Best of Cape Cod


Cape Cod Lighthouses

The Cape Cod lighthouses have been witnesses to history for hundreds of years. They watched over the Cape’s shoreline and sailors in the days when the waters were thick with commercial fishing boats and whaling fleets. Times have changed, of course. There are no more whalers. Commercial fishing certainly still exists on Cape Cod but not at the levels of years past. Cape Cod’s majestic lighthouses, though, remain.

At one point in time, Cape Cod boasted over twenty working lighthouses. Many have been deactivated; some have been knocked down. The ones that remain, however, are beautiful icons of the Cape and reminders of her history. Many of the remaining lighthouses are open to the public for tours. Others are even available for overnight stays!

On the Upper Cape, Nobska Point Light and Cleveland Ledge Light are still active lighthouses. Nobska Point is located in Falmouth at Wood’s Hole and is open for tours (check the schedule at the Coast Guard Auxiliary's website).

Cleveland Ledge Light actually sits in the middle of Buzzards Bay and is only accessible by boat. It is totally automated and is not open to the public.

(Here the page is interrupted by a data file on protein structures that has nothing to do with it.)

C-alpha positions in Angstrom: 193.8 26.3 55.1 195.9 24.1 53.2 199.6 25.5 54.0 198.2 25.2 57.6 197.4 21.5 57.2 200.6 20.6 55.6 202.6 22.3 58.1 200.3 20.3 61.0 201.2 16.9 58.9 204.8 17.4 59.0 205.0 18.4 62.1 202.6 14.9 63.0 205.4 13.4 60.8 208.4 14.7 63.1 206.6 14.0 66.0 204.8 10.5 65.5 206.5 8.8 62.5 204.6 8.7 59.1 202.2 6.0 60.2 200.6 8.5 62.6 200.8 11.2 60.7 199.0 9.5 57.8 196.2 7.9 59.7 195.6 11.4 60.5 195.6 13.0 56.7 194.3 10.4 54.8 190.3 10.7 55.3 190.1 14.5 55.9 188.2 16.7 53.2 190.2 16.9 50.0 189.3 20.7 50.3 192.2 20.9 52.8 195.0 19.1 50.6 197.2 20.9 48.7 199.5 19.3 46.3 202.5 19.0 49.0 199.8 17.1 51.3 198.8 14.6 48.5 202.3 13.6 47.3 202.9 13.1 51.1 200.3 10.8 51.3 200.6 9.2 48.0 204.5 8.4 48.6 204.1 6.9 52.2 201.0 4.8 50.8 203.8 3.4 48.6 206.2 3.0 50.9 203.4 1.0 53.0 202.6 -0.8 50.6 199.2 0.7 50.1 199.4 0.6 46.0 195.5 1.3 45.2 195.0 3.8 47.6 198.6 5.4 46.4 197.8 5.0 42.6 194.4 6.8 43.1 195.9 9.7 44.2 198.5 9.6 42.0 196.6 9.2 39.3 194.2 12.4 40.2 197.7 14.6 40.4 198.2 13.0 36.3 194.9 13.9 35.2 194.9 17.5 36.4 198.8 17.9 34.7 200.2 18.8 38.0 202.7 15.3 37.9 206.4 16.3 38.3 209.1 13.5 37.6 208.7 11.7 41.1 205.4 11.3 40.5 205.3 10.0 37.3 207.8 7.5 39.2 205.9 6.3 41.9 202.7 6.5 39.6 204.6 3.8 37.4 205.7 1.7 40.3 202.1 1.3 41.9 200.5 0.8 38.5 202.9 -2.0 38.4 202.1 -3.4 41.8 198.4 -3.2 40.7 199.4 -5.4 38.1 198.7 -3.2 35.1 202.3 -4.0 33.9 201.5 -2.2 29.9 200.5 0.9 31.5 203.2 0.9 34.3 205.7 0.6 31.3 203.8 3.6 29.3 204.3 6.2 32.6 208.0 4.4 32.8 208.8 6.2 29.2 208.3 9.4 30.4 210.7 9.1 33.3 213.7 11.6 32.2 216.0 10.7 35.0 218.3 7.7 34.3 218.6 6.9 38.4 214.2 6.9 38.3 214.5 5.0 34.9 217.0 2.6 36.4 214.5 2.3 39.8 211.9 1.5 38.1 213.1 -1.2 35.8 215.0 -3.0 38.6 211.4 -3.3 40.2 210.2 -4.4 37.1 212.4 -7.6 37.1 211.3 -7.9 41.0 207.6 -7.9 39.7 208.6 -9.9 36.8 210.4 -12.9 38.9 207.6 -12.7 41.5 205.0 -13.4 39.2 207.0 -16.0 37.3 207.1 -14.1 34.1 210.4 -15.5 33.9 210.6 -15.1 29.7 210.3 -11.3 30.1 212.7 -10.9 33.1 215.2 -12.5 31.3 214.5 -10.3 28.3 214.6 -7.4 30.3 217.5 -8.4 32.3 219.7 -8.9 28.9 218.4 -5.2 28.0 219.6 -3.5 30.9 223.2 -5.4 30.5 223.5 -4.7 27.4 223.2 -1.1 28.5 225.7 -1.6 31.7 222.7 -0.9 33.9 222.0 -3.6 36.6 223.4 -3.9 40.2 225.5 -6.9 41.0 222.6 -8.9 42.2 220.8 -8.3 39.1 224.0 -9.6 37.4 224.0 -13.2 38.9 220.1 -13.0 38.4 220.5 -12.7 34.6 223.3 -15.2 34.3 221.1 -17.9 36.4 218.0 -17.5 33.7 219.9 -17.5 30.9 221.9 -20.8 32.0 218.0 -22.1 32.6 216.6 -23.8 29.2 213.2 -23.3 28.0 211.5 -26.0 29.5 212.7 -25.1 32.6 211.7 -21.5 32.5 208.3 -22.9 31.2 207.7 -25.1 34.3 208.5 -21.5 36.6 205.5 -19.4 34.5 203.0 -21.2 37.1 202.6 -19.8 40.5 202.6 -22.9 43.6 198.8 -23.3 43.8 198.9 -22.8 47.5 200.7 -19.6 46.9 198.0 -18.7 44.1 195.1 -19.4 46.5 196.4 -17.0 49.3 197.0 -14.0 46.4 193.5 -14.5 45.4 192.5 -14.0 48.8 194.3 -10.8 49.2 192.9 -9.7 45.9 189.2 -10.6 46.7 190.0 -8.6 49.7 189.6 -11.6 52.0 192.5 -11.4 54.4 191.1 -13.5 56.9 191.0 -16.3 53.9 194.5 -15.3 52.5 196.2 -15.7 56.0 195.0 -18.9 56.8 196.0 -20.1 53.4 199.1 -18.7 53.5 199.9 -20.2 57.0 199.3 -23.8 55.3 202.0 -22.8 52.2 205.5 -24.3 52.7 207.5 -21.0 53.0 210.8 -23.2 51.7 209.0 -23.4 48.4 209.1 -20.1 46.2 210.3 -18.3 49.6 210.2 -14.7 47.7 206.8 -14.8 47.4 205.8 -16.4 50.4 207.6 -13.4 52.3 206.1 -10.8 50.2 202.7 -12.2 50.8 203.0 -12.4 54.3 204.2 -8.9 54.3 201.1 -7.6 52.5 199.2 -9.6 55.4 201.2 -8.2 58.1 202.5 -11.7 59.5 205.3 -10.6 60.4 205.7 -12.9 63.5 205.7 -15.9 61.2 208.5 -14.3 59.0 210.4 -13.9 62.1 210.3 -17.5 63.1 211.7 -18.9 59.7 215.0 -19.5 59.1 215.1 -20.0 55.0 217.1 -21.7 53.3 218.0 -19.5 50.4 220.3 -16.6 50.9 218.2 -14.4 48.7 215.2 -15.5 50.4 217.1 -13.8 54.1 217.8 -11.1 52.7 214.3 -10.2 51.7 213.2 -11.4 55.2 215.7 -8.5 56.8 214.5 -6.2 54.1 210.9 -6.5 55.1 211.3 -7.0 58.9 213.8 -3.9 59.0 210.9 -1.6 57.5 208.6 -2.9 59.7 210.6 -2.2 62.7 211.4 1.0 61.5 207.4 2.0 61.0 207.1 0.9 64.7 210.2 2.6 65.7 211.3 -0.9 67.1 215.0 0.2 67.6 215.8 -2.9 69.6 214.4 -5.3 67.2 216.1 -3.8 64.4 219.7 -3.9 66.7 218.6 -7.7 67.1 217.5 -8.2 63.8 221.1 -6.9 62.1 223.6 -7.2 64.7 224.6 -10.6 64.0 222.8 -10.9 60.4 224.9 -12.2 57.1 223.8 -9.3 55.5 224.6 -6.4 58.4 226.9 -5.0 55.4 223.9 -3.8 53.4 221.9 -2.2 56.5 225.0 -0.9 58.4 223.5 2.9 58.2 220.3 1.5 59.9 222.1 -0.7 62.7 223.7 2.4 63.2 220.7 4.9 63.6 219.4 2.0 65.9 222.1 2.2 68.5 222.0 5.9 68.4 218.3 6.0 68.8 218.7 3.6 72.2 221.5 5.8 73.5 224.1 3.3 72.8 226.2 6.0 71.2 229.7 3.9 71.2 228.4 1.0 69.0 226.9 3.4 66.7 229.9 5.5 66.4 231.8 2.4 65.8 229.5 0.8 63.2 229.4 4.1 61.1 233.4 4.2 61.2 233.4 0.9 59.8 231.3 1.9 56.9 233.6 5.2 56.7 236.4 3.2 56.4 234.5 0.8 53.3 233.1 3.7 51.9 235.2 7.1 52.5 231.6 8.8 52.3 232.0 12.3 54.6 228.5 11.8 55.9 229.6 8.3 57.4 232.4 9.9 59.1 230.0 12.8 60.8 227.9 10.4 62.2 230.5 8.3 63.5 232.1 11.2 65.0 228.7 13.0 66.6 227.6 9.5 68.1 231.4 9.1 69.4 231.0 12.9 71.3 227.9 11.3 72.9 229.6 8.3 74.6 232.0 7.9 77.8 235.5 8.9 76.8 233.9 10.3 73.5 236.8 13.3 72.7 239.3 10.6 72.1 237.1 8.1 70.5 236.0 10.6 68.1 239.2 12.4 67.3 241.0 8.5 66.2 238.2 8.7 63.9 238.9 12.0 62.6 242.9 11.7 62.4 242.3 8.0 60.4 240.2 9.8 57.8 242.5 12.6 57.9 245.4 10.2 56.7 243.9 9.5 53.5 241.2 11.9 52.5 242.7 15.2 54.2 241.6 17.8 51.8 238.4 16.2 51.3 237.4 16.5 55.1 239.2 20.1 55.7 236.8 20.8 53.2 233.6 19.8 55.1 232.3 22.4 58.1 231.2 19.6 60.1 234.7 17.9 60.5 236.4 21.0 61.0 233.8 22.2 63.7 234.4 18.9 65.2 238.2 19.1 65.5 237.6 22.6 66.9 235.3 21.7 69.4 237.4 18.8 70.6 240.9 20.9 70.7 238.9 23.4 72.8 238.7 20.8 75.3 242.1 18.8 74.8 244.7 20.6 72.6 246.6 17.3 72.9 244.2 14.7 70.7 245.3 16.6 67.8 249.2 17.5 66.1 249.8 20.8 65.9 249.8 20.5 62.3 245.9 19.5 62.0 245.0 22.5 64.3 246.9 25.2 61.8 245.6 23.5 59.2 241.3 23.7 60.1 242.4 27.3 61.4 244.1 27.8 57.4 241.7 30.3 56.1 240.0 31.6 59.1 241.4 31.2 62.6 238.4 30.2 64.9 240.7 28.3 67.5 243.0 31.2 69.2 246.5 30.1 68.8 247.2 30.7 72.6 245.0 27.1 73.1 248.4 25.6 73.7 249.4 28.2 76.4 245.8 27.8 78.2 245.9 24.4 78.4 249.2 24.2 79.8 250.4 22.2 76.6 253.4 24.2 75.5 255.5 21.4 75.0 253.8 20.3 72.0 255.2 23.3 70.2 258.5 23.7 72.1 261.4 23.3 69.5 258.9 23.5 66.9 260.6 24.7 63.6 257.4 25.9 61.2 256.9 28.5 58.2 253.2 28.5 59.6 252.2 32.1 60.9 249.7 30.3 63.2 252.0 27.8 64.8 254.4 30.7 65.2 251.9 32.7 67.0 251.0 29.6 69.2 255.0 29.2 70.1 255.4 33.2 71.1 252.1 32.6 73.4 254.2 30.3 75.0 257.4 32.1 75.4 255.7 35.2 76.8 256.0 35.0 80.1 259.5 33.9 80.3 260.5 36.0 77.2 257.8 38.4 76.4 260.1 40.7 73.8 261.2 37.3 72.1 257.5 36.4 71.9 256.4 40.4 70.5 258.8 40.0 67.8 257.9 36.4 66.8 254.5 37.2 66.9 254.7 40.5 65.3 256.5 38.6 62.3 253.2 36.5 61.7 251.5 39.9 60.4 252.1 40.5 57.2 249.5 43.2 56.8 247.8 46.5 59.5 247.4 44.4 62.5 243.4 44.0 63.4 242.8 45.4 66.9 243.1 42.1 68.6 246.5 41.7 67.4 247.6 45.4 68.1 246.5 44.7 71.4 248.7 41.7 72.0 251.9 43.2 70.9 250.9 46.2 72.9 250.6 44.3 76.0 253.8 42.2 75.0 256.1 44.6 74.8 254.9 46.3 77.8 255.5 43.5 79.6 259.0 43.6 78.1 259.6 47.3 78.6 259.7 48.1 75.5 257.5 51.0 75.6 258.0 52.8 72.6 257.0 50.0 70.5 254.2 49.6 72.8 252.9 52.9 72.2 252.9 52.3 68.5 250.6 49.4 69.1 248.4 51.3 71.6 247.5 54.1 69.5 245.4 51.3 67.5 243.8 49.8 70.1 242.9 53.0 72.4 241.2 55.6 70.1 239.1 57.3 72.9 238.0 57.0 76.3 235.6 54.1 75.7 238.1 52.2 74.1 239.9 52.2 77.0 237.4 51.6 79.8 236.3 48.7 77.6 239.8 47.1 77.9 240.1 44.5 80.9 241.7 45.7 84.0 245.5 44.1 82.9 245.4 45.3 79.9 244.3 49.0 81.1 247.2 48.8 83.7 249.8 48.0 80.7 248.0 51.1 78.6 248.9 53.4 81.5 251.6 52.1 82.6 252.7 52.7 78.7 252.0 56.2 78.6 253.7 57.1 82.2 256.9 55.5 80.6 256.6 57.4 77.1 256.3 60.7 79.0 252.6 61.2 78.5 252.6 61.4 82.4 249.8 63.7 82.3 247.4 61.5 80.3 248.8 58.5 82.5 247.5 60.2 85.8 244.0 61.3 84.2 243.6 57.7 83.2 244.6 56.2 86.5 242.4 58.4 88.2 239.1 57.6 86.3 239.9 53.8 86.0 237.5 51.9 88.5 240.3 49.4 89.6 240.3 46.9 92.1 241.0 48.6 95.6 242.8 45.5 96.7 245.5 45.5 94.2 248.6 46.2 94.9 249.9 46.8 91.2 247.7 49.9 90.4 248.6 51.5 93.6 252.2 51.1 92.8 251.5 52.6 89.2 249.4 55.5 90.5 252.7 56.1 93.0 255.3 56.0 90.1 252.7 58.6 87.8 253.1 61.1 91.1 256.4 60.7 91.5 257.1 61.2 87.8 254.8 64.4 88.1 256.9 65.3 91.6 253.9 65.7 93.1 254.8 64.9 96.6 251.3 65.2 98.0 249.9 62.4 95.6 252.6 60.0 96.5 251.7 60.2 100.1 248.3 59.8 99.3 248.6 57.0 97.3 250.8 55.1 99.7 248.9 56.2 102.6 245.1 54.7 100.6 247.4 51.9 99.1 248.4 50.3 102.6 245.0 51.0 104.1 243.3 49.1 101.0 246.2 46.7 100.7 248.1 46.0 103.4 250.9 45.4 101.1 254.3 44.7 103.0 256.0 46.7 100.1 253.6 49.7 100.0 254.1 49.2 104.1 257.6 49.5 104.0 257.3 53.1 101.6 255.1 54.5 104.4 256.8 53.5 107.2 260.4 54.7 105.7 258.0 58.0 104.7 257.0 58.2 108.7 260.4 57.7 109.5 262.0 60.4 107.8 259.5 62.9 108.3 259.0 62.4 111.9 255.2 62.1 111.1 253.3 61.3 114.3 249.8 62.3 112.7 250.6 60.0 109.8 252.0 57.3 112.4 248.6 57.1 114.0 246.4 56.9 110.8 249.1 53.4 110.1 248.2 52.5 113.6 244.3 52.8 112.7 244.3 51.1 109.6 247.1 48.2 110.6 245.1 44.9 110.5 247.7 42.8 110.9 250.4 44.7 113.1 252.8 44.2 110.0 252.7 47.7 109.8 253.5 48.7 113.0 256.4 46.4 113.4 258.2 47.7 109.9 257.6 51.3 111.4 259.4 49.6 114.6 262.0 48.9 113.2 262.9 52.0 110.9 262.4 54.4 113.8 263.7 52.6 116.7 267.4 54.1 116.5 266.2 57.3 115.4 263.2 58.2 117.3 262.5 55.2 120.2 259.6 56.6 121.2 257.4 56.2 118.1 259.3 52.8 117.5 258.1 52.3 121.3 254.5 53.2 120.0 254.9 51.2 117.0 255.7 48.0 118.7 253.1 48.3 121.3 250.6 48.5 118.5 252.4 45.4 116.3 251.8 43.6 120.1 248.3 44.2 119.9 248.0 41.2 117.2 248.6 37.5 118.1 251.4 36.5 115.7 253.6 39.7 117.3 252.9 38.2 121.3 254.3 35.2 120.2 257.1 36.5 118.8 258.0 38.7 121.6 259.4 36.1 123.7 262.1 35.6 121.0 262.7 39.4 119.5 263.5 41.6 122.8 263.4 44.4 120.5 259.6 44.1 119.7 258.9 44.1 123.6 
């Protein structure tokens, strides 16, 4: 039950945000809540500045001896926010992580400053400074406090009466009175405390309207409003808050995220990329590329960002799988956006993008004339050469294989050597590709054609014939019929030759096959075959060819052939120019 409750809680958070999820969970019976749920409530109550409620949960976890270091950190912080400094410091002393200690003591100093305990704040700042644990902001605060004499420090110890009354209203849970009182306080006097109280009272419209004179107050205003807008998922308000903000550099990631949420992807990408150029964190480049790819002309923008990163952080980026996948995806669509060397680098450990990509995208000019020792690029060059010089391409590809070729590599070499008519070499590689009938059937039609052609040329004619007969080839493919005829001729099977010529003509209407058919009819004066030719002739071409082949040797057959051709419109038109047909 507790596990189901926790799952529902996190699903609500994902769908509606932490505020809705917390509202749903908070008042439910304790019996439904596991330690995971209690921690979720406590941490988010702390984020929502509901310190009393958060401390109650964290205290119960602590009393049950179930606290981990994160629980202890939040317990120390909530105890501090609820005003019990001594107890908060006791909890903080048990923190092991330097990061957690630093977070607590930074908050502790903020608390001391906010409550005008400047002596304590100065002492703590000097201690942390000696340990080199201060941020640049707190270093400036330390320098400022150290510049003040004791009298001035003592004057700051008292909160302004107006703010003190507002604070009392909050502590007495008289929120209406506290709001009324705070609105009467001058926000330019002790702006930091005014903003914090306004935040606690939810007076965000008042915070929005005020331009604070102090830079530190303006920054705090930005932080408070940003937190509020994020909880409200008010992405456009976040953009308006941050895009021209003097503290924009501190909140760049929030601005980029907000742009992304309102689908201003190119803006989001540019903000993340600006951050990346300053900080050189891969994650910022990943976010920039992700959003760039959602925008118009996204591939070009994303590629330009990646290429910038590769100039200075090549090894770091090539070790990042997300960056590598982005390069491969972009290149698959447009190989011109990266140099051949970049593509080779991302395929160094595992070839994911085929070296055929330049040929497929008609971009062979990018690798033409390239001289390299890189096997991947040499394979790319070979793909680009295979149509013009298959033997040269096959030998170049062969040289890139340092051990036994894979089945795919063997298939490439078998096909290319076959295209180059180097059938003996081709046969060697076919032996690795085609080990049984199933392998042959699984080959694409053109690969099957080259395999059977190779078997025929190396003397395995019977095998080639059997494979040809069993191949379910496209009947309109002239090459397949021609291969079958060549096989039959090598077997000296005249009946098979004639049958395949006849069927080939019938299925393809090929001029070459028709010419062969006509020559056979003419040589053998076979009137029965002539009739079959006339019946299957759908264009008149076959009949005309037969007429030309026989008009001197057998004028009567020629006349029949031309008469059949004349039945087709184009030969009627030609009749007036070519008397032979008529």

Nearby, Wings Neck Light in Pocasset has been deactivated and is not open for public tour.
Its keeper’s house however is open for weekly vacationing guests! It accommodates eight people. More details can be found at www.wingsnecklighthouse.com . An experience – and a view – that can’t be beat!

Lighthouse Inn

You also have the chance to stay overnight at a Cape Cod lighthouse in the Mid-Cape region. The Bass River Light in West Dennis is the only privately-owned, privately-maintained, Coast Guard-recognized lighthouse in the country. It is located at the Lighthouse Inn (www.lighthouseinn.com ) which has lodged and fed guests on Cape Cod since 1938.

The rest of the Mid-Cape’s lighthouses are closed to the public but their beautiful structures can still be seen by taking a hike on the beach or by boat trip out of the harbor.

The Sandy Neck Light in Barnstable can be seen from whale-watching boats leaving Barnstable Harbor. Lewis Bay Light still has a working lantern and sits at the entrance to Hyannis’ inner harbor. The beautiful stone structure of the Point Gammon Light in West Yarmouth can still be seen from the water. The Hyannis Harbor Light can be seen from Keyes Beach.